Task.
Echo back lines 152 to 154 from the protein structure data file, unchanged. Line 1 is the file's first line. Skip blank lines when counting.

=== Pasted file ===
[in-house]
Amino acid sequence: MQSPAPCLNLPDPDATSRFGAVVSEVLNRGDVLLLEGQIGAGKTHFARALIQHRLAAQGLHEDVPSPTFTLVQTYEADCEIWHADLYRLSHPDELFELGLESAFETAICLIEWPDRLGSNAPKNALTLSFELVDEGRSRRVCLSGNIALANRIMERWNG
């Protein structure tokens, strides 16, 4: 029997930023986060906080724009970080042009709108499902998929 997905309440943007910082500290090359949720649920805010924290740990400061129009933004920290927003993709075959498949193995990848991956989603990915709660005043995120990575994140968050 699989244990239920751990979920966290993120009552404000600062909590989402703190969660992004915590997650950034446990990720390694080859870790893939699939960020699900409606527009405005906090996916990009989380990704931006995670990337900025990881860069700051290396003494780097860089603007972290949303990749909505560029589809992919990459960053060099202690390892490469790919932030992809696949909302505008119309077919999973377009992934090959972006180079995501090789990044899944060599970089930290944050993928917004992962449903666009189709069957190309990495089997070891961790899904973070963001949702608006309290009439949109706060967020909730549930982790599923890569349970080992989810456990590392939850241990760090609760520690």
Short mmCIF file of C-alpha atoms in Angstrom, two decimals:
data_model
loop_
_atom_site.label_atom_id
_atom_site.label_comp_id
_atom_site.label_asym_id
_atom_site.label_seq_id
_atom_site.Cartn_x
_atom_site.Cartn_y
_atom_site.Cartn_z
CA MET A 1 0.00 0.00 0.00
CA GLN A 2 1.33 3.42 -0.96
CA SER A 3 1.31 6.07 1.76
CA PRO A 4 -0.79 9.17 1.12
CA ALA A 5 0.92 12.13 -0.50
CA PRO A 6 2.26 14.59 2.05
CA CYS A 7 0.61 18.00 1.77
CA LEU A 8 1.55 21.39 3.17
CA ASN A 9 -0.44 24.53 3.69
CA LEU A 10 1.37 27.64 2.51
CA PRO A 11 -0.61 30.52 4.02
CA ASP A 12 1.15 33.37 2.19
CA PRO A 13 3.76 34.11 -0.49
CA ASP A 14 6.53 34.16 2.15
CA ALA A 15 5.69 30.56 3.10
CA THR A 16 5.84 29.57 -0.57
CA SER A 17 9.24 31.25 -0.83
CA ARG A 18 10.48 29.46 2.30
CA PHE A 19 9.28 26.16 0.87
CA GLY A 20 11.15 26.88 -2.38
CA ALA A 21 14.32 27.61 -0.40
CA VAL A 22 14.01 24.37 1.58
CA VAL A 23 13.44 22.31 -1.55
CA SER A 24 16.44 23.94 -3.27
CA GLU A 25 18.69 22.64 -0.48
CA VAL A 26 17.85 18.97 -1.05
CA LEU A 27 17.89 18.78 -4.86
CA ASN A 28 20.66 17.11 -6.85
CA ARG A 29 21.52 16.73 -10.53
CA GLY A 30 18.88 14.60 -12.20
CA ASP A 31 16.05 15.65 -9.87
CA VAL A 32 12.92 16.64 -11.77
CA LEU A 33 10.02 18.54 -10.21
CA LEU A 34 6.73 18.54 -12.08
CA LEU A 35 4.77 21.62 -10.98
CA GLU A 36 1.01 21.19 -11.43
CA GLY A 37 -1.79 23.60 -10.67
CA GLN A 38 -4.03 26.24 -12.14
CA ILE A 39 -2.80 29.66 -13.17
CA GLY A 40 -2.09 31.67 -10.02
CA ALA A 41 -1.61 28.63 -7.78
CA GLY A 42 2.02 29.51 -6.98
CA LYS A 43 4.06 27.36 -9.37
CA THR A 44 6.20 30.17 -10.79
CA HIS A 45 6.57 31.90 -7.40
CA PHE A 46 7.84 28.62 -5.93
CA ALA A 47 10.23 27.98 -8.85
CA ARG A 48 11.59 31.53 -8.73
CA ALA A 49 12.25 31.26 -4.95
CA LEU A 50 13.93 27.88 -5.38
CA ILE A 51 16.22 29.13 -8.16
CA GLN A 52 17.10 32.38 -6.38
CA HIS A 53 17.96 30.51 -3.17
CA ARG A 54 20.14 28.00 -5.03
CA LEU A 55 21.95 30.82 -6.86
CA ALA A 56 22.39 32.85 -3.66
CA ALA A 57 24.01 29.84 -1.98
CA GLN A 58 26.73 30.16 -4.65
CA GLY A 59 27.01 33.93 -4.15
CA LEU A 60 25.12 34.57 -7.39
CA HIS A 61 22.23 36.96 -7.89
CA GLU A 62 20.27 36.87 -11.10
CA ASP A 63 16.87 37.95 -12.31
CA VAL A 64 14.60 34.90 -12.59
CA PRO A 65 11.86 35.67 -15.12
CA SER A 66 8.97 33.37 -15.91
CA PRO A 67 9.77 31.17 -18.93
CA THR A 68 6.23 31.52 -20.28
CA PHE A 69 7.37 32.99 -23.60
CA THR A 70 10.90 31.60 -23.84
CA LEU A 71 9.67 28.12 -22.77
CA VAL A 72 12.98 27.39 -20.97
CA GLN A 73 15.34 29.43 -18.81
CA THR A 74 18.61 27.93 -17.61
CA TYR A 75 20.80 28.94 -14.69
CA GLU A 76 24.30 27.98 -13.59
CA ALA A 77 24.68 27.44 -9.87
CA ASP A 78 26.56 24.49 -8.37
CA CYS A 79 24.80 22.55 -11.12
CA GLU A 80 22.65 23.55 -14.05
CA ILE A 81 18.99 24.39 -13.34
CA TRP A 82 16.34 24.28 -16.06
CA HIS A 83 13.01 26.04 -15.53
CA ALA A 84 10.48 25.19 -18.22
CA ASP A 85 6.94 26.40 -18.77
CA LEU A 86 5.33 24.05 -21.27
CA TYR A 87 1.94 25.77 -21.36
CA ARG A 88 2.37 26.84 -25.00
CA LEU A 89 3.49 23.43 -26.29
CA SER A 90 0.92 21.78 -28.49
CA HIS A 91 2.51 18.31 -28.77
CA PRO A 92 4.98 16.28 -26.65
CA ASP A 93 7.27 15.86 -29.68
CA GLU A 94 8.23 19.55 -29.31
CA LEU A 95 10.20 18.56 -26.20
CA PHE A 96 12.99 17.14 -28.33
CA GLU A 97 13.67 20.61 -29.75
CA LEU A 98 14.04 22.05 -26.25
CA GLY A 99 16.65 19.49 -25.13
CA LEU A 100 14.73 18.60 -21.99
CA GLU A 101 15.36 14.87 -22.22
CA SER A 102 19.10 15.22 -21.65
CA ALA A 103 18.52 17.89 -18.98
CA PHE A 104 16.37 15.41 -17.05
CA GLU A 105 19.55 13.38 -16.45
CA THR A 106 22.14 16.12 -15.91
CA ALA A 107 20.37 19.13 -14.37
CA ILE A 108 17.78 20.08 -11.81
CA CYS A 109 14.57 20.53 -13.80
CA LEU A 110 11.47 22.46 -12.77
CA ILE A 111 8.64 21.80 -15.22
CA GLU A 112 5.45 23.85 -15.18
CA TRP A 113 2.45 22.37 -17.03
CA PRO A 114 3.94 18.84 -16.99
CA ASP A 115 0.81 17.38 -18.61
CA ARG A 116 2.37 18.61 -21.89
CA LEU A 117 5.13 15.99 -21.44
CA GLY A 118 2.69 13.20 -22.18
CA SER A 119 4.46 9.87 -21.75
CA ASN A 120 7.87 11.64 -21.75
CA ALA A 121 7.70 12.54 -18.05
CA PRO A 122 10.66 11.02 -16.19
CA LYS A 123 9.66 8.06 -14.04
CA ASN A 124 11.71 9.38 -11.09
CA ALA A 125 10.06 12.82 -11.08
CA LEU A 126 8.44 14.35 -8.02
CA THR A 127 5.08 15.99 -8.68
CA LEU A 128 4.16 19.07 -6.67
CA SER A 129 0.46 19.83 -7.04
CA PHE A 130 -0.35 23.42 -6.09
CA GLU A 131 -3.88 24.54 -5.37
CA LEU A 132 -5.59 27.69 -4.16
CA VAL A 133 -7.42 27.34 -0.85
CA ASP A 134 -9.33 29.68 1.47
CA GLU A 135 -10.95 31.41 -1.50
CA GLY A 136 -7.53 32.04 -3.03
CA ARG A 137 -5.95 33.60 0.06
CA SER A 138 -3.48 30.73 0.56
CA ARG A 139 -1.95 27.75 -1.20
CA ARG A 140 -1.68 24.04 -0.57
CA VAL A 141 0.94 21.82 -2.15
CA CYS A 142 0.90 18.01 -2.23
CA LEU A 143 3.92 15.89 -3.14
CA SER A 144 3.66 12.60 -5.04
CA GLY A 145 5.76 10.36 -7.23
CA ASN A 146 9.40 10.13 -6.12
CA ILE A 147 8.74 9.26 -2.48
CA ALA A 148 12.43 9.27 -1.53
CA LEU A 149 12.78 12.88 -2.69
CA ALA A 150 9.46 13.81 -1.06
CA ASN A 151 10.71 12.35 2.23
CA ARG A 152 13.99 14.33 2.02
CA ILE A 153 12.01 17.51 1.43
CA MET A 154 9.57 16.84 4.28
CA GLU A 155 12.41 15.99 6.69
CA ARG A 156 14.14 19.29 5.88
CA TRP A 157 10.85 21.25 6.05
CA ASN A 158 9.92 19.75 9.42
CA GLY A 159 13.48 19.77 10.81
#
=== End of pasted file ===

CA ARG A 139 -1.95 27.75 -1.20
CA ARG A 140 -1.68 24.04 -0.57
CA VAL A 141 0.94 21.82 -2.15